“Poverty” is such an ugly word. “Poverty” in the West is unconsciously synonymous with sad children who have flies buzzing around their saucer-like eyes. Yes, poverty exists in Malawi. If poverty is defined as living below a certain monetary line of income or not having enough to eat sometimes (or all the time), it is a reality for many people. However, “poverty” can also be a smiling toddler with a swollen belly. “Poverty” is also the respected elder in the village church who may also be a landlord. “Poverty” is hungry, angry, and cast out from society but can also laugh under the stars surrounded by family. “Poverty” doesn’t have a single story and I feel that the word has come to carry many negative connotations that it is not a dignified enough word for the people of this country – of any country.
Instead of “poverty,” I embrace the “absence of opportunity.” I’ve realized that in Canada, I am so very lucky. Growing up as an immigrant, I was very aware in all the ways that I was more disadvantaged than somebody who had been born in Canada. For someone who was not a visible minority. So I worked harder to make up for my handicaps. But the fact is that even if my parents couldn’t afford to put me through 4 years of University, a combination of government loans, scholarships, and part-time jobs makes it possible for me to attain a degree. Social mobility. I can achieve social mobility in Canada with a bit of luck and hard work. Although unemployment is a problem, I am confident that I can at least find a job to achieve the bare minimum of feeding myself. Or I can get another degree. The point is, I have options.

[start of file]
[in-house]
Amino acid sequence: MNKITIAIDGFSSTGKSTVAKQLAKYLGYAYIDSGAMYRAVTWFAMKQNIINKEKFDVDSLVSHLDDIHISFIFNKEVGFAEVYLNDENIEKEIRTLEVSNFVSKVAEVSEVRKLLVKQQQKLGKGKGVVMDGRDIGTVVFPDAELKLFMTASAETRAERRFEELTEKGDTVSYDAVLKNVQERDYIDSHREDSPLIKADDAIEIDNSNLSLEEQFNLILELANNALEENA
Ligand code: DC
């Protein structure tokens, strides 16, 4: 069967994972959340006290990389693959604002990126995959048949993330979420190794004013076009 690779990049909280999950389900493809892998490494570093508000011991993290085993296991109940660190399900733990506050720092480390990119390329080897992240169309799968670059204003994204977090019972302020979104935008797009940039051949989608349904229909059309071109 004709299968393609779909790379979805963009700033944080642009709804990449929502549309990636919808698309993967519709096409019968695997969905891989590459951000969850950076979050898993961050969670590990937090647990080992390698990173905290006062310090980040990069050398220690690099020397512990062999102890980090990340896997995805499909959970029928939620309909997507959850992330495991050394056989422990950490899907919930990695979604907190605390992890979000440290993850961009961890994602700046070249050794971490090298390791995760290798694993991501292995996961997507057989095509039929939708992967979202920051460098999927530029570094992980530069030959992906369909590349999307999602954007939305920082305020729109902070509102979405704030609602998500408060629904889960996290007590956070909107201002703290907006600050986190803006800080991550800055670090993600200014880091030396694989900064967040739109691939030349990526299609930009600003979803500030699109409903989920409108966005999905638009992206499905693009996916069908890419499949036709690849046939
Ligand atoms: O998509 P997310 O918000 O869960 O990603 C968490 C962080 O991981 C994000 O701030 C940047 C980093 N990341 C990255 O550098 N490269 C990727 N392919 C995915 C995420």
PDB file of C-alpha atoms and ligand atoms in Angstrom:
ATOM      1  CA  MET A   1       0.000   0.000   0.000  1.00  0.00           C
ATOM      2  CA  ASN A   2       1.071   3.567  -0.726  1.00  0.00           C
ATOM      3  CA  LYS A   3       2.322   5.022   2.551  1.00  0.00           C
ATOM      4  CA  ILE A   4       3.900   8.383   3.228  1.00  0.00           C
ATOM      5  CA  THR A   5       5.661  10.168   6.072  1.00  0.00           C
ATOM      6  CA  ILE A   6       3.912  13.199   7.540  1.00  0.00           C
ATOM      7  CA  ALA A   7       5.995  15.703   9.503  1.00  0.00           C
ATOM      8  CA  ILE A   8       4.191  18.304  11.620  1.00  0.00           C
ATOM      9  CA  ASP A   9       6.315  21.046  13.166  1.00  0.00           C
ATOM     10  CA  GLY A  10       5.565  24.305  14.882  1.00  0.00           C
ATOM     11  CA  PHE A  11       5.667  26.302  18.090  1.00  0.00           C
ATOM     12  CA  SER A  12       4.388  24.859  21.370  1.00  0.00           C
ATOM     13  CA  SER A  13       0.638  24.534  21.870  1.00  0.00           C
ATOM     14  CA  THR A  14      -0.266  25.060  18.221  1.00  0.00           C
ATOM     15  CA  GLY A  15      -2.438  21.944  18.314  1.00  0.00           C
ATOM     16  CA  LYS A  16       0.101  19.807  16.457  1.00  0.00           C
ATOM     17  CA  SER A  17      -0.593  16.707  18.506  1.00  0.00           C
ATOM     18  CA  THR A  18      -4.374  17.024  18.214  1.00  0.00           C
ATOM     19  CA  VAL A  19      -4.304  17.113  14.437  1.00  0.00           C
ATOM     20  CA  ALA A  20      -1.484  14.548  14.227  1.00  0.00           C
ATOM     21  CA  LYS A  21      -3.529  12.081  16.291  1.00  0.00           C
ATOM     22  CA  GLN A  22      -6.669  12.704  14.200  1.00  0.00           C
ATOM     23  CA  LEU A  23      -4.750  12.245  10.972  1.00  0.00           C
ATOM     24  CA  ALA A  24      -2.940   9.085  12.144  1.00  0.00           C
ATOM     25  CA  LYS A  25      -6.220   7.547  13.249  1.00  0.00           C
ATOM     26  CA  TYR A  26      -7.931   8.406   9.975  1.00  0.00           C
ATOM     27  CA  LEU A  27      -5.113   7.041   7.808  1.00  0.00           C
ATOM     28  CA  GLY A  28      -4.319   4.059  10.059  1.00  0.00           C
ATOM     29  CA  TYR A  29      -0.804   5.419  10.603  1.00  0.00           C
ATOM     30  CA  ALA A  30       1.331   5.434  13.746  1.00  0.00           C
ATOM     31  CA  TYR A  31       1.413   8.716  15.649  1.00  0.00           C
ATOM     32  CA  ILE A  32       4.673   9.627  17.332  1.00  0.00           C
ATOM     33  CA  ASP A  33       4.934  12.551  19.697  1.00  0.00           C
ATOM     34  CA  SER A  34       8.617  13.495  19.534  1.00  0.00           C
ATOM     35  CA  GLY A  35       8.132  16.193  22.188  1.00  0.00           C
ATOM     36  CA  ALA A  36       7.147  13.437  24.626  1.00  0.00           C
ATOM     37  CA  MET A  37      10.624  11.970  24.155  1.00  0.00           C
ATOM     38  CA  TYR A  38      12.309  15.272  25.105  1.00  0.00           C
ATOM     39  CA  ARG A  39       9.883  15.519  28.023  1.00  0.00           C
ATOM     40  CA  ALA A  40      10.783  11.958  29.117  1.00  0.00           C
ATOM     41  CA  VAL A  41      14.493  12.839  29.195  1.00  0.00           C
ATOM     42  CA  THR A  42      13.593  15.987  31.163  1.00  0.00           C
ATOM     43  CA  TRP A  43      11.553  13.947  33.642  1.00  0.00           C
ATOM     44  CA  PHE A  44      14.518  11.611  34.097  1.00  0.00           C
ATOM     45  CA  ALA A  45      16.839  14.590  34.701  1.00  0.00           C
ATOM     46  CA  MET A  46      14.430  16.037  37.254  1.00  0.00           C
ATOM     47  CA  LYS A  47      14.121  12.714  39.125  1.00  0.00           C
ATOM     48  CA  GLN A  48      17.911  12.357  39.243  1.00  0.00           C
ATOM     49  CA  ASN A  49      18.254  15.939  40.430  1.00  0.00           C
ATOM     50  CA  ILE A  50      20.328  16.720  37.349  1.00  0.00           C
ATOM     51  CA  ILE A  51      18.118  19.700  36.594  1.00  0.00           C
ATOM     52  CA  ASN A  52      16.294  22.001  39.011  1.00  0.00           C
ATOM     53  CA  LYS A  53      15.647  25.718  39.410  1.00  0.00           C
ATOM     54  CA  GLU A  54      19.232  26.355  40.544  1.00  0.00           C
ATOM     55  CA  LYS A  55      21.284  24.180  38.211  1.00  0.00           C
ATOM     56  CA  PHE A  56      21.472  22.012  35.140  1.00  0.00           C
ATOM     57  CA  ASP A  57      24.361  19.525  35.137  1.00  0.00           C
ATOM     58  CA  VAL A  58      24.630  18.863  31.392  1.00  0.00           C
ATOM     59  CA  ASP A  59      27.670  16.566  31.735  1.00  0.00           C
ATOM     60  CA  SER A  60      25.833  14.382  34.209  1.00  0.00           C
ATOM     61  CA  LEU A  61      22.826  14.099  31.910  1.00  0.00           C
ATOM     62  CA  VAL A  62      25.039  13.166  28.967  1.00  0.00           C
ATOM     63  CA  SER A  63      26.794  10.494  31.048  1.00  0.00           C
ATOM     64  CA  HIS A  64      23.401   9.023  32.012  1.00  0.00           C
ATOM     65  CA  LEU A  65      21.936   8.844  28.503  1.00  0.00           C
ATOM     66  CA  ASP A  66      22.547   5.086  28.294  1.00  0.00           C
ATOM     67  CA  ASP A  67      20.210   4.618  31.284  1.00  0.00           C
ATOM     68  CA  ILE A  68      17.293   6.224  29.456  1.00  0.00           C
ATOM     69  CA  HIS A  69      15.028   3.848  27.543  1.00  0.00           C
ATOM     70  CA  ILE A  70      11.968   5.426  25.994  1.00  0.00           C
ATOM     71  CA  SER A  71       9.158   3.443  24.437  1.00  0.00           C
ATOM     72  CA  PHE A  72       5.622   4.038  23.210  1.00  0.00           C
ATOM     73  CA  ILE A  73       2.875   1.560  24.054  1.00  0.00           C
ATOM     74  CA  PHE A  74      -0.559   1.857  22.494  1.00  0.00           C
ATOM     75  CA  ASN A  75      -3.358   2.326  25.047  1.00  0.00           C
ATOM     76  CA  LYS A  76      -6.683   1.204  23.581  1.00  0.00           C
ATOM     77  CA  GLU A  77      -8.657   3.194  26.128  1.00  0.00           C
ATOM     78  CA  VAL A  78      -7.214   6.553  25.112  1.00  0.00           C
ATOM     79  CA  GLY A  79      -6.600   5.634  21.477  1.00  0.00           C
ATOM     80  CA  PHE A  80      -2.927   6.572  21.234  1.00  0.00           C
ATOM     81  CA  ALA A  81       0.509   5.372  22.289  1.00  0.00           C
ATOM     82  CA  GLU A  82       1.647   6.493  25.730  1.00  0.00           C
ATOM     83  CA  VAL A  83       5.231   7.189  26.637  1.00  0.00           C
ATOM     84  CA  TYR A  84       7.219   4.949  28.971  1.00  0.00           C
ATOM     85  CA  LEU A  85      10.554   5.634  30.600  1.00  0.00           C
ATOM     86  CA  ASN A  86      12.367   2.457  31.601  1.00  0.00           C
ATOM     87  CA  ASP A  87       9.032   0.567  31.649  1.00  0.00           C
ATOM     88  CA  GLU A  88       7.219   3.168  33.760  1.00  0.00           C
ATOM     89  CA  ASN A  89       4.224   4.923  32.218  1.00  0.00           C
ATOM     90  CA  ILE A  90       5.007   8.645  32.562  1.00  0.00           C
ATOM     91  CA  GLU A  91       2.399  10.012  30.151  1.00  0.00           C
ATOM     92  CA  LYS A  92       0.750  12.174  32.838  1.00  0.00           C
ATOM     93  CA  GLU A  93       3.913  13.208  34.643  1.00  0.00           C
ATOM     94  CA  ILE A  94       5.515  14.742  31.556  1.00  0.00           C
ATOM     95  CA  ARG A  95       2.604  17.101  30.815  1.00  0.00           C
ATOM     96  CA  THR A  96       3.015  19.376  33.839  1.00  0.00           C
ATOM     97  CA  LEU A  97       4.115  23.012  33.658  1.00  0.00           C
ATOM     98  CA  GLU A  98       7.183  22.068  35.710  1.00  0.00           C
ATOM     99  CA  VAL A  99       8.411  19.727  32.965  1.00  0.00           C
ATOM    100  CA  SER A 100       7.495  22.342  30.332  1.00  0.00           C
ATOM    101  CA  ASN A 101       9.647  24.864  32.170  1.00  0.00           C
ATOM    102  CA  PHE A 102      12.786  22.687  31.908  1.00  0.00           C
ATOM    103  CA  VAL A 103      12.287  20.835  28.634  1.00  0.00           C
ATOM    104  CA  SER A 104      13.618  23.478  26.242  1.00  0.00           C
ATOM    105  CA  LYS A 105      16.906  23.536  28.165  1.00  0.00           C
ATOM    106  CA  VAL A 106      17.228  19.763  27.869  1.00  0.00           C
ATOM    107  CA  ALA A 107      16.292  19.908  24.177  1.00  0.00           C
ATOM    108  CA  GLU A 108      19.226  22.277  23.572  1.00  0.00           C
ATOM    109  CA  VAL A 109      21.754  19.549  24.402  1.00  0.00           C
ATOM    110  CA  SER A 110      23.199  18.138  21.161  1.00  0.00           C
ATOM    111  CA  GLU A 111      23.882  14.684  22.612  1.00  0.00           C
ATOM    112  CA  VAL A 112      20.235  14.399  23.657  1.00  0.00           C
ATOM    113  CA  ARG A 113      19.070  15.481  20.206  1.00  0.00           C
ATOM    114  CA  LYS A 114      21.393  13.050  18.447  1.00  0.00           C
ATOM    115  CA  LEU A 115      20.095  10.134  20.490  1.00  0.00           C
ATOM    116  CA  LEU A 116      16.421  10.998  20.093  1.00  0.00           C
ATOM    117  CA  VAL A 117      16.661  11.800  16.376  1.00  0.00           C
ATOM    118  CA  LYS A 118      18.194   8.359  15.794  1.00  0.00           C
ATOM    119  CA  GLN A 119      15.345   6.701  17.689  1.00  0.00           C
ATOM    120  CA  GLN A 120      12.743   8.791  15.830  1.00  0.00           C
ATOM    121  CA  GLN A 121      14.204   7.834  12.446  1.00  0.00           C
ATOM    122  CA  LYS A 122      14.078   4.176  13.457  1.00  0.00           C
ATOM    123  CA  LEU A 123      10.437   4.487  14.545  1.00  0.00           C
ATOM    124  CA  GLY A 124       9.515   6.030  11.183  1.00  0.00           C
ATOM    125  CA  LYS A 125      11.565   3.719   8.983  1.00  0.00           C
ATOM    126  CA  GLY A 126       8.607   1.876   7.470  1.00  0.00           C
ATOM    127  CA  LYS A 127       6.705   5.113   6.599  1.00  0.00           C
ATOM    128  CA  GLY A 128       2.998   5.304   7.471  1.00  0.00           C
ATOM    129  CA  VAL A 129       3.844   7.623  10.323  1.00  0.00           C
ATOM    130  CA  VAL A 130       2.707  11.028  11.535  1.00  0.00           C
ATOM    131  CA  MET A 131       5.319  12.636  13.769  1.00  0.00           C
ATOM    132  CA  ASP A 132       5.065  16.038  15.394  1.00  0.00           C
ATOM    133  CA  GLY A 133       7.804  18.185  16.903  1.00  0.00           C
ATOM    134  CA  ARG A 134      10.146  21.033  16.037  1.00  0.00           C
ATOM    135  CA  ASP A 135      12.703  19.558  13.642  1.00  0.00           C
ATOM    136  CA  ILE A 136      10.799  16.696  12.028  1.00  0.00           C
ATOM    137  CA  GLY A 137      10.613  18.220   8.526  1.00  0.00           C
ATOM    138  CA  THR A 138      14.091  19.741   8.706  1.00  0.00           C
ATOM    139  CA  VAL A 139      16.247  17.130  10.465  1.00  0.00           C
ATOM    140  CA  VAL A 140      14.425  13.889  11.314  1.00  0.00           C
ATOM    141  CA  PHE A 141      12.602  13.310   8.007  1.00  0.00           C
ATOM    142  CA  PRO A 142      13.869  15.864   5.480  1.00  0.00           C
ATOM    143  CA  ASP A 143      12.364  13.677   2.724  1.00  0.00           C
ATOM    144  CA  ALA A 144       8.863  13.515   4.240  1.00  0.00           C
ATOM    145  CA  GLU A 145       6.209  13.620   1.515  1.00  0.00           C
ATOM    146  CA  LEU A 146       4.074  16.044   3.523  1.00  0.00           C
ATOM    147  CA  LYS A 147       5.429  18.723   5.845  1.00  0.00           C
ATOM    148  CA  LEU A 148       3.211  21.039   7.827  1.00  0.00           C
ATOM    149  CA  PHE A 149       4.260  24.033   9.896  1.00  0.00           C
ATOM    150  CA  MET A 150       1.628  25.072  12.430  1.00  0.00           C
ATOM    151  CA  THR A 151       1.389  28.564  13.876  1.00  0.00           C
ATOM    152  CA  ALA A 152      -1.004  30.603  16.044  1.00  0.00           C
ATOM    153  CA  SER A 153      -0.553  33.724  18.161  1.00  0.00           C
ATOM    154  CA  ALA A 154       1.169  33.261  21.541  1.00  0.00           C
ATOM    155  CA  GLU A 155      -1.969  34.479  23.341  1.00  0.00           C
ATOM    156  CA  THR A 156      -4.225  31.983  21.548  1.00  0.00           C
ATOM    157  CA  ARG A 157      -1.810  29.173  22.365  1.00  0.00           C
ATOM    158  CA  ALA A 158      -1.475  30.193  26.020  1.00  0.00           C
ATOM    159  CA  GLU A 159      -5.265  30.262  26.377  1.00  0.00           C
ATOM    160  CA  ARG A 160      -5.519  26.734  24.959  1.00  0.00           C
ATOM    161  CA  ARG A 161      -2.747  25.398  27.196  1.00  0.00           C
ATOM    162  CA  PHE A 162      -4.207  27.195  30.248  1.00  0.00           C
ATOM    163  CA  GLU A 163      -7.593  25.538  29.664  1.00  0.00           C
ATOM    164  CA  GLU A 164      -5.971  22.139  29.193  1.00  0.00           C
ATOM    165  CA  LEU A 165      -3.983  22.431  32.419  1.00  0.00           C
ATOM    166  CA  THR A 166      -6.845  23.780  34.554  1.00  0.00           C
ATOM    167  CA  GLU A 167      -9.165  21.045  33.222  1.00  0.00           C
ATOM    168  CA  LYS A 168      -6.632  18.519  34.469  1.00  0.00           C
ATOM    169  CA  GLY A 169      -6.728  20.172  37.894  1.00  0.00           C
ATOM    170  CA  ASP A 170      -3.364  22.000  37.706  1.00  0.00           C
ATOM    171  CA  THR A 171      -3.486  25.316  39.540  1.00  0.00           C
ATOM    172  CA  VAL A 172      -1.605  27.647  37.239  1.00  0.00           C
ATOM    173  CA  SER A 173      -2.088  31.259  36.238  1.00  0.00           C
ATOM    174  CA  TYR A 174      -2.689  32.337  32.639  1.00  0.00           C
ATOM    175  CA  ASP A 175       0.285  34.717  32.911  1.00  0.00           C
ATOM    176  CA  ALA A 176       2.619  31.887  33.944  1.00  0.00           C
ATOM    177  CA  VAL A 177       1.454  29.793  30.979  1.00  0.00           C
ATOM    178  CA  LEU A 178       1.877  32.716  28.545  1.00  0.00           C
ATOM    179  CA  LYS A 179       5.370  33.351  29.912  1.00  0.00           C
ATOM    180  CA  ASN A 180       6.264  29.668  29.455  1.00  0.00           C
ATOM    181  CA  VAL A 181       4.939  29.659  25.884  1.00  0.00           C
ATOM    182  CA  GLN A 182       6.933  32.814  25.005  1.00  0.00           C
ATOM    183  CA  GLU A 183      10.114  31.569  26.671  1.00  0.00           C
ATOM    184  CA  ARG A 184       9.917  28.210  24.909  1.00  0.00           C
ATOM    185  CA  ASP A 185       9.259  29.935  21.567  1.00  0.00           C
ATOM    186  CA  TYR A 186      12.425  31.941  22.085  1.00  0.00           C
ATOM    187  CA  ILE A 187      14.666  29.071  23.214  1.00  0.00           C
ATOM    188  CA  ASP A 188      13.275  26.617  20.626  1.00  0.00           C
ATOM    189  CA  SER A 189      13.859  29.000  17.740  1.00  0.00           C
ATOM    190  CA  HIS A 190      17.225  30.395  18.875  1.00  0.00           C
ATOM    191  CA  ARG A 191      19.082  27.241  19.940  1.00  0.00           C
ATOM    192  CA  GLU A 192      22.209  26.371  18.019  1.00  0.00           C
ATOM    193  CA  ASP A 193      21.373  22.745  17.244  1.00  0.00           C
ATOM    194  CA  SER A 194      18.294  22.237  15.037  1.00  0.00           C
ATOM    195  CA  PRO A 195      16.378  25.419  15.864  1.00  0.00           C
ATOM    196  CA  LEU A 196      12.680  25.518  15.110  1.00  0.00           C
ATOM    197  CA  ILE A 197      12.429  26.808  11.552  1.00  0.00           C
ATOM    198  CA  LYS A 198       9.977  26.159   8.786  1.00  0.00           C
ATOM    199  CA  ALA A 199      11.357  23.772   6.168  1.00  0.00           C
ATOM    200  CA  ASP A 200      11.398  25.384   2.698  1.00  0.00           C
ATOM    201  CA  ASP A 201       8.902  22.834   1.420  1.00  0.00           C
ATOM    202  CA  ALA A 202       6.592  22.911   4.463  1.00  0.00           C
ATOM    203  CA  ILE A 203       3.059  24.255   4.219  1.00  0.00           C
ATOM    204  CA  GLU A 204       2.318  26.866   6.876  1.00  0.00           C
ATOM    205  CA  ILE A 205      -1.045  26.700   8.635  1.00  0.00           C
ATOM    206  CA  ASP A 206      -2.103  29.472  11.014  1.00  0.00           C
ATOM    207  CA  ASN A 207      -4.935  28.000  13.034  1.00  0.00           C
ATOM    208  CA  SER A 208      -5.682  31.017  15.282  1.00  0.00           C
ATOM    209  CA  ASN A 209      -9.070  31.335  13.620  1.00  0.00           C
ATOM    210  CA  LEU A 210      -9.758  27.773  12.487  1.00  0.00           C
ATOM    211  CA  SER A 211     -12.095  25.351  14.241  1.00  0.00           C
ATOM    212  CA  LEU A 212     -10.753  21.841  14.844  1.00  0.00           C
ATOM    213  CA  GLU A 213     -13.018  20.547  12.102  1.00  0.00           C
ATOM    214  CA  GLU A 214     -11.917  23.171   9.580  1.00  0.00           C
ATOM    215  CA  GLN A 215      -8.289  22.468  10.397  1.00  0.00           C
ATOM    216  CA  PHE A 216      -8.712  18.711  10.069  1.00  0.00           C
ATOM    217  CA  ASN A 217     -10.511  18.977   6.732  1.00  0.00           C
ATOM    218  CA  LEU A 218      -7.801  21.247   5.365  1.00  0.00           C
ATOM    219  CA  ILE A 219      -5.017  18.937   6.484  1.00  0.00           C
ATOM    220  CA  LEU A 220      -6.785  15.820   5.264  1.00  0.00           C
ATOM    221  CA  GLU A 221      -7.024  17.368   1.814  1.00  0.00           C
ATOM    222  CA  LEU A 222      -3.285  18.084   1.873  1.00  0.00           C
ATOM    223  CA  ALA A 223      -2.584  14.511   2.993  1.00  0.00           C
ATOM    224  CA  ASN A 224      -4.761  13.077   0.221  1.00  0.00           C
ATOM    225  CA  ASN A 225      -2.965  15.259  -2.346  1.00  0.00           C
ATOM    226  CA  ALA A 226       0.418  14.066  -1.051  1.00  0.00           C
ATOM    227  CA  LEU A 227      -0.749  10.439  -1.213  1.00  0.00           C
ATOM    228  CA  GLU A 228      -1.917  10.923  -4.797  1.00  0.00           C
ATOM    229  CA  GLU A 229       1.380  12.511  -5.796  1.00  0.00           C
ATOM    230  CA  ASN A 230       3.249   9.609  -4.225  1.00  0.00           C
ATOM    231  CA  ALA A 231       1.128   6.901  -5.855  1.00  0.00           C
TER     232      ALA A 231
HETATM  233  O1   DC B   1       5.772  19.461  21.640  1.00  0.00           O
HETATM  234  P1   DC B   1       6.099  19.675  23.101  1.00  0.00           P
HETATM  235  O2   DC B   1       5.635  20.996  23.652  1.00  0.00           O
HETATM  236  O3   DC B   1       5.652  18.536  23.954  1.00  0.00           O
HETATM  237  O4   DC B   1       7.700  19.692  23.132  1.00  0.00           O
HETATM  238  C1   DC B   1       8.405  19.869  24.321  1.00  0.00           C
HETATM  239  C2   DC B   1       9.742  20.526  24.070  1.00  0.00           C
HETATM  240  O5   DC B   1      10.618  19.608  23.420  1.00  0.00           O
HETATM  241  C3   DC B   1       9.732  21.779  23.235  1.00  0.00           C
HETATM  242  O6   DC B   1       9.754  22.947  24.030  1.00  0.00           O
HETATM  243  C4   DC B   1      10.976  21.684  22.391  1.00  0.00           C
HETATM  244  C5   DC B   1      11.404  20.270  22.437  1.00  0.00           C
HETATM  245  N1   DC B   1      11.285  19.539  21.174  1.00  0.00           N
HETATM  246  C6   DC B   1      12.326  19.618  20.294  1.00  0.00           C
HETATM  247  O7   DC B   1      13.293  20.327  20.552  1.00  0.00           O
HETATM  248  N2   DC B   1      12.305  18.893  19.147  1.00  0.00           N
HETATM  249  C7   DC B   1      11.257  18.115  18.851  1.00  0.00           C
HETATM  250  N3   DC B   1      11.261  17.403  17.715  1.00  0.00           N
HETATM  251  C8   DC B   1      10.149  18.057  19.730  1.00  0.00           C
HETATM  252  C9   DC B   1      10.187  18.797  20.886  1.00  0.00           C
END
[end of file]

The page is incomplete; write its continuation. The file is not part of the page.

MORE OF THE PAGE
Many people in Malawi don’t seem to have so many options. Some of the most privilege shattering experiences I’ve had were conversations about the future with bright, hard-working individuals brimming with potential. They’ve settled their hopes and dreams to what are affordable – casting aside any luxury of dreaming for more. And I sit there with them in silence because I can’t contribute to the conversation. To offer encouragement to dream bigger seems like a mockery whereas sympathy for the situation would only further add to the sense of defeat. This is a land where for many people, sometimes working hard can only get you so far.
For me, every conversation has been a heartfelt reminder of why development work exists. It’s a curious realization. The discouraging landscape of NGOs and development work in Malawi is now, in my mind, juxtaposed with very obvious reasons why development work is still needed. For the first time, I truly understand the concept of “an absence of opportunity” with my heart and it angers me.
Today’s Culture Shock: Most of the schooling in Malawi is taught in English. At some point from either Standard 6 or Standard 7 (Grades 6 & 7), all the subjects in school are taught in English except for Chichewa. It’s curious because even though all of their school notes are in English, most kids at that age have great difficulty at speaking or understanding the language.